The Moon lacks the atmosphere that prevents small rocks from space from reaching the surface of the Earth. The result is very visible – vast numbers of craters large and small cover the whole of our nearest neighbour and record 4.5 billion years of collisions that span the history of the Solar system.

Although there is almost no chance of a very large object striking the Moon or planets, collisions with smaller objects are very common even today. The odds of seeing one of these by chance are pretty poor, so scientists have set up networks of telescopes that can detect them automatically.

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NASA’s GRAIL Mission Puts A New Face On The Moon

November 13, 2013 Leave a comment

Scientists using data from the lunar-orbiting twins of NASA’s Gravity Recovery and Interior Laboratory (GRAIL) mission are gaining new insight into how the face of the moon received its rugged good looks. A report on the asymmetric distribution of lunar impact basins is published in this week’s edition of the journal Science.

“Since time immemorial, humanity has looked up and wondered what made the man in the moon,” said Maria Zuber, GRAIL principal investigator from the Massachusetts Institute of Technology in Cambridge. “We know the dark splotches are large, lava-filled, impact basins that were created by asteroid impacts about four billion years ago. GRAIL data indicate that both the near side and the far side of the moon were bombarded by similarly large impactors, but they reacted to them much differently.”

Understanding lunar impact basins has been hampered by the simple fact that there is a lack of consensus on their size. Most of the largest impact basins on the near side of the moon (the moon’s face) have been filled with lava flows, which hide important clues about the shape of the land that could be used for determining their dimensions. The GRAIL mission measured the internal structure of the moon in unprecedented detail for nine months in 2012. With the data, GRAIL scientists have redefined the sizes of massive impact basins on the moon.

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Eastern U.S. To See Partial Solar Eclipse Nov. 3

October 31, 2013 1 comment

For people in the eastern United States, the sun will rise half covered by the moon on Sunday morning, November 3, and the partial eclipse will last about 3/4 of an hour. Jay Pasachoff, Field Memorial Professor of Astronomy at Williams College and chair of the International Astronomical Union’s Working Group on Eclipses, advises that people able to see very low on the eastern horizon and having suitable filters in hand would enjoy the event.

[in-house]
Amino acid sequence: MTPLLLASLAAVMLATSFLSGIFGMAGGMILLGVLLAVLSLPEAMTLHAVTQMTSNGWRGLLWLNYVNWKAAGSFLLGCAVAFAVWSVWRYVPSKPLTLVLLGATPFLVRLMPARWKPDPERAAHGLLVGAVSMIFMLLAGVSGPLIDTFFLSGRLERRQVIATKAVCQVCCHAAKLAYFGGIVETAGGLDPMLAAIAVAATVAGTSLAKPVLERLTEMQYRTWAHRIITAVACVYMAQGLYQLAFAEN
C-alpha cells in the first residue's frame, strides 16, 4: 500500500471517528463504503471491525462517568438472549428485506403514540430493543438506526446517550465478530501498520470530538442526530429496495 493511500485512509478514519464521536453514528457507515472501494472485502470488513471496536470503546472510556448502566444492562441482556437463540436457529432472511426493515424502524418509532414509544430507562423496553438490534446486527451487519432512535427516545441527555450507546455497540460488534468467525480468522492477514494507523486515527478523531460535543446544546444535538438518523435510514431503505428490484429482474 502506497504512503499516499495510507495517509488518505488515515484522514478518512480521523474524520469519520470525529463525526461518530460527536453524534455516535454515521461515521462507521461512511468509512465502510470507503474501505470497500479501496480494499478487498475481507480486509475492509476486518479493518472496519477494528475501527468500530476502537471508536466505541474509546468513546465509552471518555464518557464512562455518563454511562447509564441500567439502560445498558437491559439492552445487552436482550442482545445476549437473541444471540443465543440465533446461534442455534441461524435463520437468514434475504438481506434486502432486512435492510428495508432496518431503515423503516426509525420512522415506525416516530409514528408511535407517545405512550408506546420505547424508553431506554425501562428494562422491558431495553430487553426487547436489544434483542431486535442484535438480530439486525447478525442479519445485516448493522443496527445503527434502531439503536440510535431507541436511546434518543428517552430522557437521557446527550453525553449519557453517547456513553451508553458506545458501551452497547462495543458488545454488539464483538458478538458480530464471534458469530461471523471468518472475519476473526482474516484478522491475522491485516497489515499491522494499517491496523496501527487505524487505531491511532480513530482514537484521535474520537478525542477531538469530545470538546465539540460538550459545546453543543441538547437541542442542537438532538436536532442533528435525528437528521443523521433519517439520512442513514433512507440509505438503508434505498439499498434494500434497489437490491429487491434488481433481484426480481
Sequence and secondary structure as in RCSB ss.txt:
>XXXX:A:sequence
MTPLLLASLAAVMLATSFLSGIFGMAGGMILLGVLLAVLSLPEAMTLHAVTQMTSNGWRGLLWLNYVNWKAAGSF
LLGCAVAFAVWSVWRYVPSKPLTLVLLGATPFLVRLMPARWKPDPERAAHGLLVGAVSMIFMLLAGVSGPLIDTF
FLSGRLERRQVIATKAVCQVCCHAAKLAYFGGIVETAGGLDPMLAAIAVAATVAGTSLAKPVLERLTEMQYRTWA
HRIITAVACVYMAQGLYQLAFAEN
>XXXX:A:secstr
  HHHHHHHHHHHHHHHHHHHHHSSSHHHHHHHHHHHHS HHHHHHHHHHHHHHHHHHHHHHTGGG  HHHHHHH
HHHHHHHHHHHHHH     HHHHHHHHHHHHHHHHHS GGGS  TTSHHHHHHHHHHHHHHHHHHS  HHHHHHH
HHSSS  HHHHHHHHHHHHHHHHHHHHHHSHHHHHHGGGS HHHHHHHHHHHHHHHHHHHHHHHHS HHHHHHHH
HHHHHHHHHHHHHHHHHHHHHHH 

A total solar eclipse will sweep across Africa about two hours later on that Sunday, when it will be afternoon, six hours later, in west Africa. After starting in the Atlantic, the shadow of the moon will reach Gabon, where Pasachoff and colleagues will observe totality, with the support of a research grant from the Committee for Research and Exploration of the National Geographic Society.

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Dramatic Pairing Of Crescent Moon And Venus On September 8th

September 3, 2013 1 comment

Soon after the Sun dips below the western horizon on Sunday, September 8th, anyone looking in that direction will see a dramatic sight: a pretty crescent Moon paired closely with the dazzling planet Venus, the “Evening Star.”

“This is one you won’t want to miss,” says Alan MacRobert of Sky & Telescope magazine. “These are the two brightest objects in the nighttime sky.”

Start looking for the pair about 30 minutes after sunset. The farther south and east you are in North America, the closer they’ll appear. From locations along the East Coast, the they’ll be only about 1½° apart — about the width of your index finger at arm’s length. By the time darkness falls on the West Coast, the Moon will have edged slightly farther away.

Full Story: http://www.skyandtelescope.com/about/pressreleases/Moon-and-Venus-September-8th.html